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Popular Ways to Use Your Home Equity

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Paying for College

Refinancing is a great opportunity for homeowners with equity to take some cash out.  This is known as a cash out refinance.

A “cash out refinance” simply means taking a new loan on your house for a higher amount than your current principal balance, and receiving cash for another purpose from the loan proceeds.  If you currently owe $150,000, and your new loan is for $200,000, you would be taking $50,000 cash out.  Regardless of your reason for taking cash out, qualifying guidelines are the same.  It does not matter if you use the funds for home improvements or a trip around the world.

There are four common reasons to take a cash out refinance:

  • Consolidate debt and improve your overall cash flow.  
  • Home Improvements or Home Addition
  • Purchasing Investment Property or a Second Home
  • Buy a Car, Pay for School, Take an Extended Vacation, Start a Business, Fulfill Your Dream


Let’s take a closer look at each.  


Consolidate Debt and Improve Your Overall Cash Flow

The interest rate on credit card debt and installment loans is typically higher than the rate on a home loan.  Consolidating all debt into one monthly payment simplifies your life by making it easier to manage your monthly bills, and in most cases significantly improves your monthly cash flow. 

This strategy is covered in depth in another post: Consolidate debt with a cash out refinance.


Home Improvements or Home Addition

Adding to your current home or significantly improving it through remodeling is a smart way to re-invest your equity, and if you love your home and neighborhood it’s a great alternative to moving.  After living in the home for many years, you probably have a good idea of what improvements would best suit your needs.  It’s often easier to create exactly what you want in your existing home, than to find it in a new home within your budget.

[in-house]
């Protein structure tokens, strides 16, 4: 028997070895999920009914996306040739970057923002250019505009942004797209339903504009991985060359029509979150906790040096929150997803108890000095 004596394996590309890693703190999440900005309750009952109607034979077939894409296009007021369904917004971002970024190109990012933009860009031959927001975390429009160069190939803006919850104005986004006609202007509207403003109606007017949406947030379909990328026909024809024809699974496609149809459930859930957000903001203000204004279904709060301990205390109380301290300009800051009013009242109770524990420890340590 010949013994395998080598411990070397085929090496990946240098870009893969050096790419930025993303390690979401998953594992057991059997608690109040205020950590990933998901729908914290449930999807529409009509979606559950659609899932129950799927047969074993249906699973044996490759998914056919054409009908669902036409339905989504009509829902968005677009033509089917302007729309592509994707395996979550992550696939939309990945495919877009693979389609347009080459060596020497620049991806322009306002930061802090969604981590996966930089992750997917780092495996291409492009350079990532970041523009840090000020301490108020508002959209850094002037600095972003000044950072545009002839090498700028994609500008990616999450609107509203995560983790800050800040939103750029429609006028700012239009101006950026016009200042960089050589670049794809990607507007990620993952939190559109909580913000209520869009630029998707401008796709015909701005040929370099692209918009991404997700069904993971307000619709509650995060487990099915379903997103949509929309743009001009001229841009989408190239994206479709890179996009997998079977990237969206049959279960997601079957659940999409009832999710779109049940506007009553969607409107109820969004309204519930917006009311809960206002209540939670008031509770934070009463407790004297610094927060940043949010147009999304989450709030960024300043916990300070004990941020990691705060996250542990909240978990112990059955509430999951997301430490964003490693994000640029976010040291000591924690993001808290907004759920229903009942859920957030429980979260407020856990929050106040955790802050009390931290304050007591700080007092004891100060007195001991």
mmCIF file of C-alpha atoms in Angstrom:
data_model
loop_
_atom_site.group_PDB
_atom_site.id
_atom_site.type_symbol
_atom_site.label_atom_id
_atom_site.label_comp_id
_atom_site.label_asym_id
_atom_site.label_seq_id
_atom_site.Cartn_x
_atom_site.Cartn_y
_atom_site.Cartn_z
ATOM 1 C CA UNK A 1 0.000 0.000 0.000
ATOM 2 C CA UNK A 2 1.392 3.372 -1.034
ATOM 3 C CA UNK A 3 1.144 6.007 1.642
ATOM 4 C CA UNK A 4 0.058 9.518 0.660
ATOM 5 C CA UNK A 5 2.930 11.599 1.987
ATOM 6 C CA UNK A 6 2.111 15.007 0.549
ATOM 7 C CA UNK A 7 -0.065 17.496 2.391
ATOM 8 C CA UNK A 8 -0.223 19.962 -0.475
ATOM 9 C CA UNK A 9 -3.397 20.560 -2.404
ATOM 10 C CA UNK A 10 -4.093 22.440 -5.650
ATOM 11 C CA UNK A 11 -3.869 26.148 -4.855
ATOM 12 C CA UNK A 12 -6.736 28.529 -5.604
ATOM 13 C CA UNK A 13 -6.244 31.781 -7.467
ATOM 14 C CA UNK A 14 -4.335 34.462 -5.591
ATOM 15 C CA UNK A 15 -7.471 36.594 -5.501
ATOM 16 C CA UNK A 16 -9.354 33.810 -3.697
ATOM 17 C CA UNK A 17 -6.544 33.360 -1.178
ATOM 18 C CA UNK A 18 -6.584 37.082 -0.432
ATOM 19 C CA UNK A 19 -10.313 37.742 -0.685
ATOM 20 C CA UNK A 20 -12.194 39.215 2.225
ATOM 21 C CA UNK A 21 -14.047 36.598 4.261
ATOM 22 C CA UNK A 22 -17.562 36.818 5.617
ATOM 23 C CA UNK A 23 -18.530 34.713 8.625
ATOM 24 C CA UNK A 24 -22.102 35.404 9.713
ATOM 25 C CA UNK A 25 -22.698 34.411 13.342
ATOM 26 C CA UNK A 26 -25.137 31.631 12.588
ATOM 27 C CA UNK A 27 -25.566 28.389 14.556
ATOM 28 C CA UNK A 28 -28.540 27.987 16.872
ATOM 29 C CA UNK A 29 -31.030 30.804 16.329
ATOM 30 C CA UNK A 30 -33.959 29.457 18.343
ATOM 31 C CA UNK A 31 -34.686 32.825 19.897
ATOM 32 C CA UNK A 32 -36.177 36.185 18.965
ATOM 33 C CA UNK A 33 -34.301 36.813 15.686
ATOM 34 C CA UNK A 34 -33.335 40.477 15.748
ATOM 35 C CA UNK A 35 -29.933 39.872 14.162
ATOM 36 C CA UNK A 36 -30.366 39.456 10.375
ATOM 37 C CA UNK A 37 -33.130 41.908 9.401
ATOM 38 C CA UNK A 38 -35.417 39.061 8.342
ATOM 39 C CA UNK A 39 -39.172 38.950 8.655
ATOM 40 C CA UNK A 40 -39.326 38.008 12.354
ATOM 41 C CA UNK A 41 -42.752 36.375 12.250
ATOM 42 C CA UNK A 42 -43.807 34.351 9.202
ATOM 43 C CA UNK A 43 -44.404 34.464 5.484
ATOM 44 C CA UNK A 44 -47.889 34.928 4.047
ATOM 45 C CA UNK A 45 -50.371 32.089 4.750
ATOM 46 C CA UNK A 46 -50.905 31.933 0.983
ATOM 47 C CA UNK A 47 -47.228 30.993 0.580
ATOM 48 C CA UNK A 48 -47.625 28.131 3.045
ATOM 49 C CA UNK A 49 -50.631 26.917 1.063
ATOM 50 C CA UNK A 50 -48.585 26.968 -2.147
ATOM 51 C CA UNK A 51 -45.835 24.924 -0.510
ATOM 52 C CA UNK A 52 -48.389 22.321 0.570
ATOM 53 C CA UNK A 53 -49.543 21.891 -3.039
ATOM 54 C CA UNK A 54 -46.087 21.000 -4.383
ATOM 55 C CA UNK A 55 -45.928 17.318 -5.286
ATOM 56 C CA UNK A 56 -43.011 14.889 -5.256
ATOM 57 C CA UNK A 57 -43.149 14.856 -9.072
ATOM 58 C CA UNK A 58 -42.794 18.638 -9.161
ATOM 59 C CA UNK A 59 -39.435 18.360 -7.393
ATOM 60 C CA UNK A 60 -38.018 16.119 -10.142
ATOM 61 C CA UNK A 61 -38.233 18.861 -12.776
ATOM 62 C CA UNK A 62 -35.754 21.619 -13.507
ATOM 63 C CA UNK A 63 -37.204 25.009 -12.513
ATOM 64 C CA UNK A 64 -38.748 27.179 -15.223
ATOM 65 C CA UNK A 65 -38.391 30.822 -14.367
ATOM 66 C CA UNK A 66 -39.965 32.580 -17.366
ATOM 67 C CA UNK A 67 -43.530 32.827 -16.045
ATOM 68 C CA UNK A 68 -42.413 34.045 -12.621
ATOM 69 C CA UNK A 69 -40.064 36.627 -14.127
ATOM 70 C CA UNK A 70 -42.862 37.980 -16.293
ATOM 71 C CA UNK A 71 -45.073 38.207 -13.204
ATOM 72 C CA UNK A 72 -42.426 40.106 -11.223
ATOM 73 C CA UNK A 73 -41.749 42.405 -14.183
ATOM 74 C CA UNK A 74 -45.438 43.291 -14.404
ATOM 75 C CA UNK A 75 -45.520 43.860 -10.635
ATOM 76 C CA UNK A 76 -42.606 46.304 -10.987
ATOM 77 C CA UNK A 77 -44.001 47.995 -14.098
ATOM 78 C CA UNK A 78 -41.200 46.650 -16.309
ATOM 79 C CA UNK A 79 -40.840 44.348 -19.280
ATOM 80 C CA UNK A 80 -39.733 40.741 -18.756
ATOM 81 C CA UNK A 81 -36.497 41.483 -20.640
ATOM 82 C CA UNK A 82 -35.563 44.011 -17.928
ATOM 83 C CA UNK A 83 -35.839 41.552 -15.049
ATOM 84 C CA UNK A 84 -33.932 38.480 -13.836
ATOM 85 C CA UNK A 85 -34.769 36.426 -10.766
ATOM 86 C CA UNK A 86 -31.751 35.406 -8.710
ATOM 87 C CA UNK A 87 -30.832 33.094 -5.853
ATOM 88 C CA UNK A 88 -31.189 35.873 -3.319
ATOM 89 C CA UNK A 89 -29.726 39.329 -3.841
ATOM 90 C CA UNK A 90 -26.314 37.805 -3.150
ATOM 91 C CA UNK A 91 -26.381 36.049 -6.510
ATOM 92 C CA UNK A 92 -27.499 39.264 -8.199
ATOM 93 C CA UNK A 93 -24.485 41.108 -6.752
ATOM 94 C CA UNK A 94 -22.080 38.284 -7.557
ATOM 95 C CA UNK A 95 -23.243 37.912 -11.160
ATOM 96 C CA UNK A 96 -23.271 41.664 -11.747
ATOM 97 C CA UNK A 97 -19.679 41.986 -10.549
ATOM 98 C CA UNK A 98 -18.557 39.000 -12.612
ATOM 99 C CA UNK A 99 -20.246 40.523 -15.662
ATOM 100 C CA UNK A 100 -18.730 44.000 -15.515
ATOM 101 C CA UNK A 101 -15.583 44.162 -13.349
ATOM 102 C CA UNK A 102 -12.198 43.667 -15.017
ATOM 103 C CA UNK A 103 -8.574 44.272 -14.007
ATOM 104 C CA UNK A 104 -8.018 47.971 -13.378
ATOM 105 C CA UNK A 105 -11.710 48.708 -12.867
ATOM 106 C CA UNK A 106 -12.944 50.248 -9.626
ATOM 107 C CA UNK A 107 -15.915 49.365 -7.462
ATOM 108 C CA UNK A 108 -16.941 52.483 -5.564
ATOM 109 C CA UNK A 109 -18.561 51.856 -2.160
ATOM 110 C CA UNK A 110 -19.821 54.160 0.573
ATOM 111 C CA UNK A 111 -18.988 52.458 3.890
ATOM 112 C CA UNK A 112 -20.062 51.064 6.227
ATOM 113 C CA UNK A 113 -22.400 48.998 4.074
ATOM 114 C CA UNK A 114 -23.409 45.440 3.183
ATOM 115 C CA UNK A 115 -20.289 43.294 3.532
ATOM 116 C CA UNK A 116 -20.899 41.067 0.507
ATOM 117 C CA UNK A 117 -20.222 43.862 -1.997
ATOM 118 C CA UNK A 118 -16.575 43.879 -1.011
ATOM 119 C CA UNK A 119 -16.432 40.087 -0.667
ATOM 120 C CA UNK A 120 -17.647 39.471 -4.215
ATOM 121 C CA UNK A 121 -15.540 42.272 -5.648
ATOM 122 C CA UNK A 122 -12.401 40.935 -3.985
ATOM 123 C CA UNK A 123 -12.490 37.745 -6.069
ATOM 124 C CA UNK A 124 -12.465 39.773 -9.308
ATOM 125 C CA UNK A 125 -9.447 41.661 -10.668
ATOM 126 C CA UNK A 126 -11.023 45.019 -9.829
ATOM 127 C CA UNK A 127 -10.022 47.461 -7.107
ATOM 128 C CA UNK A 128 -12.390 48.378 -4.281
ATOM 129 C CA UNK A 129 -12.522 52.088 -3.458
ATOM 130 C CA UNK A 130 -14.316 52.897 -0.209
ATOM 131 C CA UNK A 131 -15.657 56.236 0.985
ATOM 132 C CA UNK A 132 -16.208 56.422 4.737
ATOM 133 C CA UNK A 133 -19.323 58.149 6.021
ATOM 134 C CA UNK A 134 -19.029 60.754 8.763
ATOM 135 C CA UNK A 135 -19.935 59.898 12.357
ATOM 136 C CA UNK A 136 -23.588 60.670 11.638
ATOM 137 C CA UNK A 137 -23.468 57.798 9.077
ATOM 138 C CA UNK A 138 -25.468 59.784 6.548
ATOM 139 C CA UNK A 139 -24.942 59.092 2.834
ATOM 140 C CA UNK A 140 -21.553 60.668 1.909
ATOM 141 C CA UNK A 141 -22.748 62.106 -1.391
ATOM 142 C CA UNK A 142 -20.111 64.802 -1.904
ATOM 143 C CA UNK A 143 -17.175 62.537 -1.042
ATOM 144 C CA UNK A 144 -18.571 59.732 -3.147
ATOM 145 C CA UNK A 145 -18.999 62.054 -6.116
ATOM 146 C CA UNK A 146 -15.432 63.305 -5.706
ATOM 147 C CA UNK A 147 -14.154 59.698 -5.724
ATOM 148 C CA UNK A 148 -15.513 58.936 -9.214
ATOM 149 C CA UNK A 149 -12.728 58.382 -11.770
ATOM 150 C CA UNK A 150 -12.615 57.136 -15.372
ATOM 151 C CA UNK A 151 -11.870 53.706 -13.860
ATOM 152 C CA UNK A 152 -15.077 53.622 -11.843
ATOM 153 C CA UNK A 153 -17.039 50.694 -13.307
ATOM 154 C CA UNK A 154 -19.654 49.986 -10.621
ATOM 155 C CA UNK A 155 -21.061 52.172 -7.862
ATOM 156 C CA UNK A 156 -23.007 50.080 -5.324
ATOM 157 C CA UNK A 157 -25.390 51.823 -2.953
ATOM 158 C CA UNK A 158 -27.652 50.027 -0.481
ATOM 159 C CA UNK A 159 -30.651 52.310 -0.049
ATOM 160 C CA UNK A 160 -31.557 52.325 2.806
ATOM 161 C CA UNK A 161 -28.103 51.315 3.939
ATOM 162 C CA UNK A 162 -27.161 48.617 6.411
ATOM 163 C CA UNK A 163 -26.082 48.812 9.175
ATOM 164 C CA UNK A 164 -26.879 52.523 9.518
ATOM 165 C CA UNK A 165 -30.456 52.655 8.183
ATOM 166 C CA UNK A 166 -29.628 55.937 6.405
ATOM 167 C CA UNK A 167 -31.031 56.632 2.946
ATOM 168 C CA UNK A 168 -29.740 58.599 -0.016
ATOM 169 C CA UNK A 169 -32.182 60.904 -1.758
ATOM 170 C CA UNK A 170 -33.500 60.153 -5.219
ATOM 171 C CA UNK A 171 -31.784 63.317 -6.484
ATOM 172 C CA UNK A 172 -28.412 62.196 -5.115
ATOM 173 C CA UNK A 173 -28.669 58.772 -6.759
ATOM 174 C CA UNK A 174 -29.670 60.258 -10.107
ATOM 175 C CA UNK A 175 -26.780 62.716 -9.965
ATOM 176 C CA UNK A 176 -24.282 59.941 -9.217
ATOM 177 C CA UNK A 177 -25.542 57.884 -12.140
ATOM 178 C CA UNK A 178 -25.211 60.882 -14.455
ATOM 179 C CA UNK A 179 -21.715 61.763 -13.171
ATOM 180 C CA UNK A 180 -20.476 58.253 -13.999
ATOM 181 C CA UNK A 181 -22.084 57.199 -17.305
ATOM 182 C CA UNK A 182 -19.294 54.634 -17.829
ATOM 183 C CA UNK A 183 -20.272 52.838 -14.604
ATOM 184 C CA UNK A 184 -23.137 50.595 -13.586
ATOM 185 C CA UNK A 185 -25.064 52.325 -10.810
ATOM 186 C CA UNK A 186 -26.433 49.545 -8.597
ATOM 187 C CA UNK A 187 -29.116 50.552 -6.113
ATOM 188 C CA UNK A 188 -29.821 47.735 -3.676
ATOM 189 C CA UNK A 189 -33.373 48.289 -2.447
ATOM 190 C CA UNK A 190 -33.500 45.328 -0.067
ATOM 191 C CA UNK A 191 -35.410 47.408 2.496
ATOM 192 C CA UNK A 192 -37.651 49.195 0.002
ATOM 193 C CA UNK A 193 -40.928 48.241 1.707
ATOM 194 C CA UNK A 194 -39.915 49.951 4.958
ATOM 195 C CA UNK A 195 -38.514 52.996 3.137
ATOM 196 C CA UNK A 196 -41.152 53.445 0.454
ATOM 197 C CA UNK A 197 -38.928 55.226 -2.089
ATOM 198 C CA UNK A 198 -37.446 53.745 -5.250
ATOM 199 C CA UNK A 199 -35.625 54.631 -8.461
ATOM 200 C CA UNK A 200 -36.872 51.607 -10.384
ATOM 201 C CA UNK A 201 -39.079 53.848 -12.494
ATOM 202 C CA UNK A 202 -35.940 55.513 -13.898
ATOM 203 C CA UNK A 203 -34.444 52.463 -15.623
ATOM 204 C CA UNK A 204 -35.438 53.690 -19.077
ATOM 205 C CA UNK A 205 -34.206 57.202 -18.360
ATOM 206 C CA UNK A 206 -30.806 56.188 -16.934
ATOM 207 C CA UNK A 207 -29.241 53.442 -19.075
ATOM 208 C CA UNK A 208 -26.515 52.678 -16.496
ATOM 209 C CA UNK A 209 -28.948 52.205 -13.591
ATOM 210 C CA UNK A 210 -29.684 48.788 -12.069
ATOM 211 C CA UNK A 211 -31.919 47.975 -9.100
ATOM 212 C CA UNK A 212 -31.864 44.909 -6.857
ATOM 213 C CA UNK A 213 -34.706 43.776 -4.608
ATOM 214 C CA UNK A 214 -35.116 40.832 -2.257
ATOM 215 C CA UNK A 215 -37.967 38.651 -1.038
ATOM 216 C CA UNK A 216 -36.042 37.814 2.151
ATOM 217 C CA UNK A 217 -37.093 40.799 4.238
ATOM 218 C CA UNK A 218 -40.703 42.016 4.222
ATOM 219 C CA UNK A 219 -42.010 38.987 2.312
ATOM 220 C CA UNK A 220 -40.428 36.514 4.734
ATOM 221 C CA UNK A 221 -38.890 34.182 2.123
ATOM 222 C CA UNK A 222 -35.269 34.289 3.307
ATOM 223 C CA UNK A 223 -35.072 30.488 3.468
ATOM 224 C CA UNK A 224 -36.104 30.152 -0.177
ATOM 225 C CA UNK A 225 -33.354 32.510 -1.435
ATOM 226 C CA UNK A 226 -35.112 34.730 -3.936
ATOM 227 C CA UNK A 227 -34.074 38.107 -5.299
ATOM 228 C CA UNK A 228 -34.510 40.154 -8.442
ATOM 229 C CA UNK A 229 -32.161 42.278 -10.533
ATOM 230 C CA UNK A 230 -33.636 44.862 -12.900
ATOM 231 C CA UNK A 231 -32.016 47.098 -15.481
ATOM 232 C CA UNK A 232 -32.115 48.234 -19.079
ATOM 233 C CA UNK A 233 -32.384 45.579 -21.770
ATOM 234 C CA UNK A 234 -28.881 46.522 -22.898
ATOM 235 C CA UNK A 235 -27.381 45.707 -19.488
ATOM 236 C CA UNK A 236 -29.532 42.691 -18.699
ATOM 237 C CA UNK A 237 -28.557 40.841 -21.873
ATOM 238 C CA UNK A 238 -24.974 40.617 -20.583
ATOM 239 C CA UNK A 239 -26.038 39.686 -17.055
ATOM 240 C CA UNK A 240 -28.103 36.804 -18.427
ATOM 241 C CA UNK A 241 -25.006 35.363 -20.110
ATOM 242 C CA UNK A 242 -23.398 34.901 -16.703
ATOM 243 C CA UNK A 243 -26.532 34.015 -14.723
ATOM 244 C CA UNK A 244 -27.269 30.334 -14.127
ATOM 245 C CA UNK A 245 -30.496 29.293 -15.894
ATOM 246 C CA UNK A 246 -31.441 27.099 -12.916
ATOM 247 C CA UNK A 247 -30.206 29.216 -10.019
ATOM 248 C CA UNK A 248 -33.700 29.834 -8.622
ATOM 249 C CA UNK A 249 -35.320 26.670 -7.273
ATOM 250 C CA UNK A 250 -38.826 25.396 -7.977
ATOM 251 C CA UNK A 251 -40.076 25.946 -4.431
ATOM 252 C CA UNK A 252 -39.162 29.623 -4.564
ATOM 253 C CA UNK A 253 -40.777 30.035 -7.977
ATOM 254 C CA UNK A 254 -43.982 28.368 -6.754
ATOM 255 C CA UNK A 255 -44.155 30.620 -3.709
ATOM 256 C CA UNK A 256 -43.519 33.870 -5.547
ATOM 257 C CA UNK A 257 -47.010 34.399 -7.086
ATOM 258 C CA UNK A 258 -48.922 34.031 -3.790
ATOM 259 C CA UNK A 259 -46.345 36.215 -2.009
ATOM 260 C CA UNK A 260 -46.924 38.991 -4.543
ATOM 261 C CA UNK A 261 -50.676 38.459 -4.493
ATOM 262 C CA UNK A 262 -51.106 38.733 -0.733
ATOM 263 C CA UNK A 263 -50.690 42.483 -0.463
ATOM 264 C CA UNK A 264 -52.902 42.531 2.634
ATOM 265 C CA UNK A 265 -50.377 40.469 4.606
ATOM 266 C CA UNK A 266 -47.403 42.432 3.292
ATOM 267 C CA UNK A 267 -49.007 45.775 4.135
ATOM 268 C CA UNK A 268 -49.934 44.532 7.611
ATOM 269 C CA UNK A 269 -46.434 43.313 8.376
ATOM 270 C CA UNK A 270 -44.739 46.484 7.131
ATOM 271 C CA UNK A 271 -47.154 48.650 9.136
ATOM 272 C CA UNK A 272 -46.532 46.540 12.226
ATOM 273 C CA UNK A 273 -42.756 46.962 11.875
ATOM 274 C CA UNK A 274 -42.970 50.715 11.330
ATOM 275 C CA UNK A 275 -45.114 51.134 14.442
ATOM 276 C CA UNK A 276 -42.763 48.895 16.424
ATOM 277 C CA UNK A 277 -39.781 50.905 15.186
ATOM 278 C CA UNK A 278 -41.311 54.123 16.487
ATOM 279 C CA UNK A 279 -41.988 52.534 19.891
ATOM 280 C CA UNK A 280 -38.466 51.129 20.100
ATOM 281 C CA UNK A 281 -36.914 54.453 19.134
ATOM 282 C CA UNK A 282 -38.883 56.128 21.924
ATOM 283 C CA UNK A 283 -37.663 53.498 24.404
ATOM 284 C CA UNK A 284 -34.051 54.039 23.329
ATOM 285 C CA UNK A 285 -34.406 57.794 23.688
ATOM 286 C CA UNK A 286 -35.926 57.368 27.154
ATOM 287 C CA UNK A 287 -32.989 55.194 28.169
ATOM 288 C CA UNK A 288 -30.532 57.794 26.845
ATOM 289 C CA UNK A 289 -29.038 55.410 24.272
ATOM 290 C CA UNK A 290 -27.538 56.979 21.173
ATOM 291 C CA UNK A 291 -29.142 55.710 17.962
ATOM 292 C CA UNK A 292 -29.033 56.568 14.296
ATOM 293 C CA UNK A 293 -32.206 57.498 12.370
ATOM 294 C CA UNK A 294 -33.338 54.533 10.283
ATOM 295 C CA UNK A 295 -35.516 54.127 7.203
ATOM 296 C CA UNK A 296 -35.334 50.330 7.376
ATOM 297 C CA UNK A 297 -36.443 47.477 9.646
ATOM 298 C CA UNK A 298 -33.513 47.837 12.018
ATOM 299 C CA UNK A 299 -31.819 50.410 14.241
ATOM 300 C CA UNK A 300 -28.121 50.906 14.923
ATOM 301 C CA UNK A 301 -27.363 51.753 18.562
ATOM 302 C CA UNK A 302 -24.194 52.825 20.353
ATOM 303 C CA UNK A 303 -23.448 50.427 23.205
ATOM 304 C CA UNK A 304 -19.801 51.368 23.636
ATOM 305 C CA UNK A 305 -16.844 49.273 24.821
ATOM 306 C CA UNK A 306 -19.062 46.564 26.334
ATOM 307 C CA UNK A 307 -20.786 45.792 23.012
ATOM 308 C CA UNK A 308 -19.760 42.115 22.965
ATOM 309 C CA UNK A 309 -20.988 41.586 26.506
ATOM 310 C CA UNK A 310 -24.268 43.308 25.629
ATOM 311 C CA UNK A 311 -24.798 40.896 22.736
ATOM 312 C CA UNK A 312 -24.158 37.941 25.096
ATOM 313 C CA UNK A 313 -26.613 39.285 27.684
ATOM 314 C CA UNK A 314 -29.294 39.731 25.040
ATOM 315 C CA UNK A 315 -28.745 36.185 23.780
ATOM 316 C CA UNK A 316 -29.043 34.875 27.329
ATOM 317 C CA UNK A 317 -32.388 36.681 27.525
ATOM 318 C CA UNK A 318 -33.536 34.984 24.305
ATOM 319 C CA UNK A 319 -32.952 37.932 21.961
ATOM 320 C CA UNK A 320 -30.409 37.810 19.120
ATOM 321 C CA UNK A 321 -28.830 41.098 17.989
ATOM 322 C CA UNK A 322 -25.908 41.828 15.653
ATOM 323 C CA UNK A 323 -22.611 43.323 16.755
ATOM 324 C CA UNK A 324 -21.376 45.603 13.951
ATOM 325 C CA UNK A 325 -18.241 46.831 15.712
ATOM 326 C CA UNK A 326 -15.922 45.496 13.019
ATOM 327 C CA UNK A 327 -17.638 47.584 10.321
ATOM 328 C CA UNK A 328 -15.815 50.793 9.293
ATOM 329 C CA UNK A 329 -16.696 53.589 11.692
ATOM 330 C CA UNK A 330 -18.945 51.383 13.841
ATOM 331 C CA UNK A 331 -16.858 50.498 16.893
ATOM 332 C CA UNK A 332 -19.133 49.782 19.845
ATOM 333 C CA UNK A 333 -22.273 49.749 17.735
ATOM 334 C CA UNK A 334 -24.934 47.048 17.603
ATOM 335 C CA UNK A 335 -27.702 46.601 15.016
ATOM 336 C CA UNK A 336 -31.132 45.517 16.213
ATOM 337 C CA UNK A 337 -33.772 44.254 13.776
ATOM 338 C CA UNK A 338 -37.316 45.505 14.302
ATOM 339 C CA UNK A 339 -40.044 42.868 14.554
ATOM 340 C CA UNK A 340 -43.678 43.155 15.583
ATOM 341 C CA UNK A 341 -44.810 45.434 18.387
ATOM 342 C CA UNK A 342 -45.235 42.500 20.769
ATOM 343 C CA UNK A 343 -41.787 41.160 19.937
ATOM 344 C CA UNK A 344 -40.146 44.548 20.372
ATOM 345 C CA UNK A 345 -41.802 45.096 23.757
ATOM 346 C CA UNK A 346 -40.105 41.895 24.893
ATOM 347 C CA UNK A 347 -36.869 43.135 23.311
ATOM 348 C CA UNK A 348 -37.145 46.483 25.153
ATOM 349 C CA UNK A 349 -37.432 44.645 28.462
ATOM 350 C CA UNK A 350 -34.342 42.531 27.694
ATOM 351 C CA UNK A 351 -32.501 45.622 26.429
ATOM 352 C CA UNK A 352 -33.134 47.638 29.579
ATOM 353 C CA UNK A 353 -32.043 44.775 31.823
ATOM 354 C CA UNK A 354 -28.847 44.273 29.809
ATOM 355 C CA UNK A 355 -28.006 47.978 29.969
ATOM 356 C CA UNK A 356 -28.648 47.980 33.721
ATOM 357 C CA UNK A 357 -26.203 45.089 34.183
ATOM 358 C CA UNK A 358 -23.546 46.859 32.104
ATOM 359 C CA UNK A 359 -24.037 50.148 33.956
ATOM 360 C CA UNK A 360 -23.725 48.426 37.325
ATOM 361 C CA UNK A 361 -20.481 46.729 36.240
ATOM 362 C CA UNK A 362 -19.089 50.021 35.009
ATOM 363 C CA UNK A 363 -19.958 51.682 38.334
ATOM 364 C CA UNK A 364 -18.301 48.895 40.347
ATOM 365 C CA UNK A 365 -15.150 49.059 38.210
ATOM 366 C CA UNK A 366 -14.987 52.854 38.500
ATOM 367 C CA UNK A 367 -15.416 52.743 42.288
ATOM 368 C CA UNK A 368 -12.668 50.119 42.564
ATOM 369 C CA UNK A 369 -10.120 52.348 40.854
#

Instead of taking on credit card debt or using savings, you can borrow your equity at a low interest rate to complete your home improvements, and you’ll still have one low payment.

Well-constructed permitted additions and remodels increase the value of your home.  New kitchens, baths, and additional square footage are the biggest ways to create equity.  Deferred maintenance can also be repaired with cash out proceeds.

Just remember, you should never ever start your remodeling or construction until your loan has been approved.  An appraisal will be ordered for all cash out refinances, and if the appraiser sees any construction he or she will have to note it on the appraisal.  This is a huge red flag for an underwriter, and will most likely result in the denial of your loan.  Lenders cannot extend loans on properties under construction – these are Fannie Mae guidelines.  The last thing you need is to have a half-completed project with no money to finish it!  Wait until you have cash in hand from your loan to swing your hammer.  It is perfectly ok to use the cash out for a construction project, it just cannot be in progress during the loan process.